TSA: What Would Rosa Parks Do?
Notice: Function coauthors_posts_links_single was called incorrectly. Invalid author object used Please see Debugging in WordPress for more information. (This message was added in version 3.2.) in /mnt/stor3-wc2-dfw1/509309/blogtest2.independent.org/web/content/wp-includes/functions.php on line 5831
Notice: Trying to get property 'user_login' of non-object in /mnt/stor3-wc2-dfw1/509309/blogtest2.independent.org/web/content/wp-content/plugins/co-authors-plus/template-tags.php on line 189
• Wednesday, December 1, 2010
Today marks the 55th anniversary of Rosa Parks’s refusal to move to the back of the bus. As she explained in her book, Quiet Strength:
Our mistreatment was just not right, and I was tired of it.
Institutionalized by racist laws and upheld by racist governments, especially across the American South, such humiliations were daily visited as part of riding public transit.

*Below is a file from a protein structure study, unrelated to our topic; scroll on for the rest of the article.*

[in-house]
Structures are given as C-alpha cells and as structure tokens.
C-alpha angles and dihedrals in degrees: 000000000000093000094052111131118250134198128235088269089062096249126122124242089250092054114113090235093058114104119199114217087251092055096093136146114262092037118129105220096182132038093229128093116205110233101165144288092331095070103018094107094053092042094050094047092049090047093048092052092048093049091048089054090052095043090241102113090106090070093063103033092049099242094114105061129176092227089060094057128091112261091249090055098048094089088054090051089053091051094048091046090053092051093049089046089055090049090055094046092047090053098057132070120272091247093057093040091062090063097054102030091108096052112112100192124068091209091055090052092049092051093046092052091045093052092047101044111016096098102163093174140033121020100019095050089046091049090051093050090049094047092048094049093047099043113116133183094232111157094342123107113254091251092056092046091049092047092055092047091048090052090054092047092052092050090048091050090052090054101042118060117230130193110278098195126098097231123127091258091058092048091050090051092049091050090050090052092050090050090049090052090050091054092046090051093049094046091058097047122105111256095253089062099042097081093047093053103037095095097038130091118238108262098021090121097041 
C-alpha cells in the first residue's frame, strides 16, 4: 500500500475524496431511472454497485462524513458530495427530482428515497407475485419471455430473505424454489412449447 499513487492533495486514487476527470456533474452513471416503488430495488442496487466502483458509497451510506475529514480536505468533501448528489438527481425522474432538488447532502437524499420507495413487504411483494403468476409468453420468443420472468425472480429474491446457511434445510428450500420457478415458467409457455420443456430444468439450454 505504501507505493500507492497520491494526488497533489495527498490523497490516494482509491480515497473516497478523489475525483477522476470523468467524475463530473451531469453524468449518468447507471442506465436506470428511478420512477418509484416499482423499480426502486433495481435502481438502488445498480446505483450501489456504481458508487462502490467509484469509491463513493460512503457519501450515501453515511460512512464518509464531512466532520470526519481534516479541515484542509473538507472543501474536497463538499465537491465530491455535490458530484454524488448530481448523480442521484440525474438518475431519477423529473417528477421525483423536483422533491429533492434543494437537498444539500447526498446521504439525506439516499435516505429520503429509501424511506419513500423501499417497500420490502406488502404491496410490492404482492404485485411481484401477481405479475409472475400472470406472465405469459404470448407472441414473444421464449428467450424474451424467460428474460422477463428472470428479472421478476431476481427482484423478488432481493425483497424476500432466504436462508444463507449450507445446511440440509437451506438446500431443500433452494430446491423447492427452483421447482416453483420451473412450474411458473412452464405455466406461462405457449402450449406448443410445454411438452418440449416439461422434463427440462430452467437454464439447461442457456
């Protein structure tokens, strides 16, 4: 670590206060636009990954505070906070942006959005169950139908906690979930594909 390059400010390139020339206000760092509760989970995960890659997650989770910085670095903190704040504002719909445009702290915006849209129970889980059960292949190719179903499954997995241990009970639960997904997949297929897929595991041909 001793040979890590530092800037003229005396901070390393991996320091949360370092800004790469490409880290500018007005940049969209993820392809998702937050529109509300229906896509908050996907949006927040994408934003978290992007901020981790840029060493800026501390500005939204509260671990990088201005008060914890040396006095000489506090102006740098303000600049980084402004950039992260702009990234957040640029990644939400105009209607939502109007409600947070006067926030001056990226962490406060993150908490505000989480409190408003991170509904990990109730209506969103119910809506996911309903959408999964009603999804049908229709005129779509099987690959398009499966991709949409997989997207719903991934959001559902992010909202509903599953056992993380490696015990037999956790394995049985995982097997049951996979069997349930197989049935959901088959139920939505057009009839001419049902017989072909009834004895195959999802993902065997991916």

Rosa Parks’s dramatic refusal sparked the Montgomery Bus Boycott and eventually led to governments having to back down across the board, from public buses, to public schools, to rescinding black codes and Jim Crow laws that constrained private commerce and voluntary relations among races.
Today, pundits from the left to neocon right argue that airline passengers give up their rights when they “choose” to travel by plane. They would no doubt have argued that Ms. Parks similarly gave up her rights when she “chose” to ride the public bus.
Ms. Parks in her simple eloquence knew such thinking was just plain wrong. Whether an individual is ordered out of her seat by a public bus driver or made to either “assume the position” or be subjected to unwanted intimate contact by command of a government agent, she is no longer sovereign; she is a subject.
Ms. Parks knew when it was time to say enough. Do we?
For more on the State’s role in upholding and institutionalizing racism and injustice, see our book Race and Liberty in America